How to Shed Horse Show Jitters
Edited by: Dr. Andrew Hoffman
Anyone who has participated in horse shows knows
about it: performance jitters. This is not the normal edginess
most riders feel before competition, but an undermining fear that
erodes confidence, turns a soft body into a rigid lump, and turns
the brain into panicked mush.
It’s the kind of fear where the jumper who dazzled fellow students
at the schooling barn with accurate courses, topples easy rails.
Where the equitation rider who maintains a nice, relaxed pace and
fluid transitions at home, sits stiffly and fumbles through
transitions. Where the accurate barrel racer's timing is off in
the show ring and the flawless dressage rider forgets the
Fear Affects Competition
Fear of performance can knock a good rider out of the competition
in two different ways.
First, when a rider stiffens or becomes sloppy and is performing
differently in the show ring than at home, the horse responds in a
different manner. The rider who sits heavier on the horse, whose
hands are not as giving, whose legs are clamped on the horse's
side, who is leaning too much on the shoulder is communicating a
whole different set of aids to that horse. Those subconscious,
adverse aids usually will alter the horse's way of going.
Secondly, a horse picks up a rider's fear and may subsequently
become nervous himself. The rider who is suddenly tentative when
approaching the jump is actually telling the horse to watch out,
there is something here to fear.
Where do these fears come from? Why does a rider who performs well
at home fall apart in competition?
"A lot of the fear in competition comes from the fear of
psychological harm - the fear that we're going to embarrass
ourselves or make mistakes that make us look incompetent,” says
Dr. Janeane Reagan, a clinical psychologist who specializes in
equine sports psychology. “In some cases, these fears come from
perfectionist thinking; the individual tends to expect a great
deal of perfection and can't allow themselves to make mistakes.
Other fear sources may be from people around us who have extreme
expectations of us."
Rein in Your Fears
Practice makes perfect. Know your sport. Keep working on your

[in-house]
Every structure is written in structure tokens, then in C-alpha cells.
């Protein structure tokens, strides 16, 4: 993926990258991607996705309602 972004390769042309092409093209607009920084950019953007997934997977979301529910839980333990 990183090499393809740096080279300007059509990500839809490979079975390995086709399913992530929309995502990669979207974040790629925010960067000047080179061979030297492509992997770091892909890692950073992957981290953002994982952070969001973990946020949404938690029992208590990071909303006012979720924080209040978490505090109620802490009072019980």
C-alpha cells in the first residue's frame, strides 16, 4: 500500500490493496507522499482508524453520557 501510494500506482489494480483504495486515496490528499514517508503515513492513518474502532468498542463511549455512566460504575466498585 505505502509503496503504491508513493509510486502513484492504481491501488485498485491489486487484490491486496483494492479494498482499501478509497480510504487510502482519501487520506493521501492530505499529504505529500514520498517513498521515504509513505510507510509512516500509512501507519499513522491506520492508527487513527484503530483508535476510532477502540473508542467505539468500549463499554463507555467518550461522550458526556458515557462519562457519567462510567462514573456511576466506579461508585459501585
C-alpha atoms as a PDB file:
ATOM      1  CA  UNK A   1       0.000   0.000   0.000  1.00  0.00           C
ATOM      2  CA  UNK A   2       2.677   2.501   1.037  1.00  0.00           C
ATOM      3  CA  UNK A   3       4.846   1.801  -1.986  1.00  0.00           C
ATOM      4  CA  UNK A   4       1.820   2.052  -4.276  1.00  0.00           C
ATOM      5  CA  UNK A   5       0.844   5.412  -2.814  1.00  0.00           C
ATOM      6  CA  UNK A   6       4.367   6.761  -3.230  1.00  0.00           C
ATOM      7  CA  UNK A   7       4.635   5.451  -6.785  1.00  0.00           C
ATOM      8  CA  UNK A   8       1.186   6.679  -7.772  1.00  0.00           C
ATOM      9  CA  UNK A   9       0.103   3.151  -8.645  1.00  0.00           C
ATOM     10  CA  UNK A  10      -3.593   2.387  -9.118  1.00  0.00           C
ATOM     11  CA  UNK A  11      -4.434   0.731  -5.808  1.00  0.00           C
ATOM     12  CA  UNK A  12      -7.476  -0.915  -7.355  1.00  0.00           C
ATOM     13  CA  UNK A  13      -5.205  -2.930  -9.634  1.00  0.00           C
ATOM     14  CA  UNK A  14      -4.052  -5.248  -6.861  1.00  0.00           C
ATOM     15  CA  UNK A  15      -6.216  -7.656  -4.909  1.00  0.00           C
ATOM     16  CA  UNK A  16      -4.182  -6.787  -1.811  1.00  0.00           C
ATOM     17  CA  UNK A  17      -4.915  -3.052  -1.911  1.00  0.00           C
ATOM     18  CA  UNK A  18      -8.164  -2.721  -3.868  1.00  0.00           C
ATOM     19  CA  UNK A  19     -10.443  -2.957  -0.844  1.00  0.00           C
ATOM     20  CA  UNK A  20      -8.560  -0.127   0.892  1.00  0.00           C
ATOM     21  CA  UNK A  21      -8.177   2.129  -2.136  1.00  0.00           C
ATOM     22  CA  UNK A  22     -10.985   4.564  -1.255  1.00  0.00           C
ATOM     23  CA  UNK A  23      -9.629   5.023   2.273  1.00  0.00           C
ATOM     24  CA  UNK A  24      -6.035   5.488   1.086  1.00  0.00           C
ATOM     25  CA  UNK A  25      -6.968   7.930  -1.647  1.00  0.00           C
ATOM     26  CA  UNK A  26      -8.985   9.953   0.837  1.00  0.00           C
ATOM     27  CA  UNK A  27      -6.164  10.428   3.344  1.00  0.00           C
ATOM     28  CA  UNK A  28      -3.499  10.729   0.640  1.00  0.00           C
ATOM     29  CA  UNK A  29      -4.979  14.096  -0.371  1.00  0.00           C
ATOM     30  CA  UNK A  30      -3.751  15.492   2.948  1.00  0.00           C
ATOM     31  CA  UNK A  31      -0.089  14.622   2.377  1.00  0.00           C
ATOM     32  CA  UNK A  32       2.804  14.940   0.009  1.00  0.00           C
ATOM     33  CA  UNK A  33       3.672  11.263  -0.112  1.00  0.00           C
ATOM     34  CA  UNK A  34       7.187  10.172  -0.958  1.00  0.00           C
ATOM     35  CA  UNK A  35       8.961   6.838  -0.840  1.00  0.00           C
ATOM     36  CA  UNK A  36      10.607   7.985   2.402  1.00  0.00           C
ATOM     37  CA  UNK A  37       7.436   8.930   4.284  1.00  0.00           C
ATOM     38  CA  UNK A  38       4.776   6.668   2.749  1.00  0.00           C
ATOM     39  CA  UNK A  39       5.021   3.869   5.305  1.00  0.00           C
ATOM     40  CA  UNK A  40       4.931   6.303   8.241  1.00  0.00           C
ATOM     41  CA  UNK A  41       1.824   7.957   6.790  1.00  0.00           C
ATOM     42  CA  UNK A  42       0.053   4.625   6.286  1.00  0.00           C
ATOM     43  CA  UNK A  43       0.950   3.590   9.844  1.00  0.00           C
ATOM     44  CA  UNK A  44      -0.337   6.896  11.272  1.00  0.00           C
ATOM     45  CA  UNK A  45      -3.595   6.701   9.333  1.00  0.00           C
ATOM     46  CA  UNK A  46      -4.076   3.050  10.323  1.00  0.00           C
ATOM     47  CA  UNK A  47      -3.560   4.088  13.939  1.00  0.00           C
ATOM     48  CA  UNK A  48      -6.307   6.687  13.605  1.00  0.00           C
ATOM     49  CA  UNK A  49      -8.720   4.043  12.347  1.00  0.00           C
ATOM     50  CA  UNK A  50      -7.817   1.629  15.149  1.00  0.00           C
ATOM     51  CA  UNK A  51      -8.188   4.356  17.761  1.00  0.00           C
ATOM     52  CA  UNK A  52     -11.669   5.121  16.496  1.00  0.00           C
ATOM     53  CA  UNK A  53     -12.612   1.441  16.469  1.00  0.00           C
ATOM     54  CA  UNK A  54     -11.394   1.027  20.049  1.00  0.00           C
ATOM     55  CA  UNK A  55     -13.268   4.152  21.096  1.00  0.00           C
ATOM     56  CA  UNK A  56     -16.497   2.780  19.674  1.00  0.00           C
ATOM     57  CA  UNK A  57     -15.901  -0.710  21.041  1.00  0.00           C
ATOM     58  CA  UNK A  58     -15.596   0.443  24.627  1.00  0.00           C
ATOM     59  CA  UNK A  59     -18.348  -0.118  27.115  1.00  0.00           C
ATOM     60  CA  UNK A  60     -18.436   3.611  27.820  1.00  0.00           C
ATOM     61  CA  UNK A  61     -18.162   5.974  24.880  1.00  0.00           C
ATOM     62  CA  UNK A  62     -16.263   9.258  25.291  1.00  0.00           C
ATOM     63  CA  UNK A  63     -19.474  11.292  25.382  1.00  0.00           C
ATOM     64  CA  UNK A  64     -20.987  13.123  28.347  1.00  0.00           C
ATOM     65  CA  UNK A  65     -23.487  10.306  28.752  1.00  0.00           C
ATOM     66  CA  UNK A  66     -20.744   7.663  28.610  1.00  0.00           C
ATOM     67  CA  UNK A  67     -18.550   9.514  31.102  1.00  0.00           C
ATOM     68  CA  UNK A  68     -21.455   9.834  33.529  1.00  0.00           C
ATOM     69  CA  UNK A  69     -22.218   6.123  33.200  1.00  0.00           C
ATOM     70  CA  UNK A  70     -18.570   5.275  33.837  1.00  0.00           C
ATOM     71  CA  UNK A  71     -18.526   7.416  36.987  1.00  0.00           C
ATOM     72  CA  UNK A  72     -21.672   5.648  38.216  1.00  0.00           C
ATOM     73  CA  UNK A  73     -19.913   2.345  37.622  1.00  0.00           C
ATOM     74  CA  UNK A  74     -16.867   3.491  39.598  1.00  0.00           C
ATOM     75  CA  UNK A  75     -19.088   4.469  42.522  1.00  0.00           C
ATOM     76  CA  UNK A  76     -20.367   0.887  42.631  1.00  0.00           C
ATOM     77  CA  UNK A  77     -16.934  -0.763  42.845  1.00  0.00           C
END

skills, improving weak areas. But do not over-train. Marathon
sessions can tire or sour the horse. Instead, work a few minutes
each day on specific trouble areas. Slow, steady work is best. The
more comfortable and confident you are at home, the more likely
you'll retain those skills and confidence in the show ring.
Prepare yourself mentally. Use visualization and relaxation
techniques to train yourself to be calm and confident in the show
ring. It works. At least a week before competition, find a quiet
place for 15 minutes each day, close your eyes, breathe deeply
from the diaphragm and let your body relax. Imagine how your body,
your legs, your hands and your seat should be during the
competition. Think about what you'll be asked to do and visualize
your performance. Picture yourself remaining calm and triumphing
in various trouble situations that could occur. Visualize yourself
putting together a confident and successful performance from start
Erase negative mental images. If, while visualizing your
performance, you see yourself losing control, becoming nervous, or
flubbing up, "rewind" your mental tape, go back to the point where
you were confident and in control, and begin again, making an
effort to keep negative images out of your visualization.
Keep proper perspective. While it's easy to get caught up in
winning and performing well, in the overall scheme of things, ask
yourself how important it is to have a perfect performance. Says
Reagan, “Regardless of the outcome of the class or competitive
trail ride, the rest of our lives will go on quite well. People
will still love us and our dog will still be happy when we come
home. Winning is important, but it's not that big in the overall
realm of who we are and what we do in our life.
"When you can say, 'So what? I'll get it next time,' you will be
more relaxed and confident more likely you will get that correct
lead. Look at the sport as a personal challenge and decrease the
emphasis on competitive goals.”
Recognize your choices. Examine your motives. Are you competing
because it's what you want to do or because your family or trainer
expects you to and you don't want to disappoint them? Not everyone
is cut out for competition. If you feel, deep down, that
competitive riding is really not for you, re-evaluate why you are
competing and consider devoting your riding time to satisfying
non-competitive personal goals.
If your trainer places more emphasis on winning than you feel is
healthy, or he otherwise pressures you too much, then see if your
competition goals are similar to your trainer's. If not, then
consider hiring a trainer who is more in sync with you.
By examining your competition goals, keeping the right
perspective, and working diligently at training yourself mentally
as well as physically for the show ring, you can reduce those show
ring jitters and get on with putting on a good – and enjoyable –
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December 27, 2016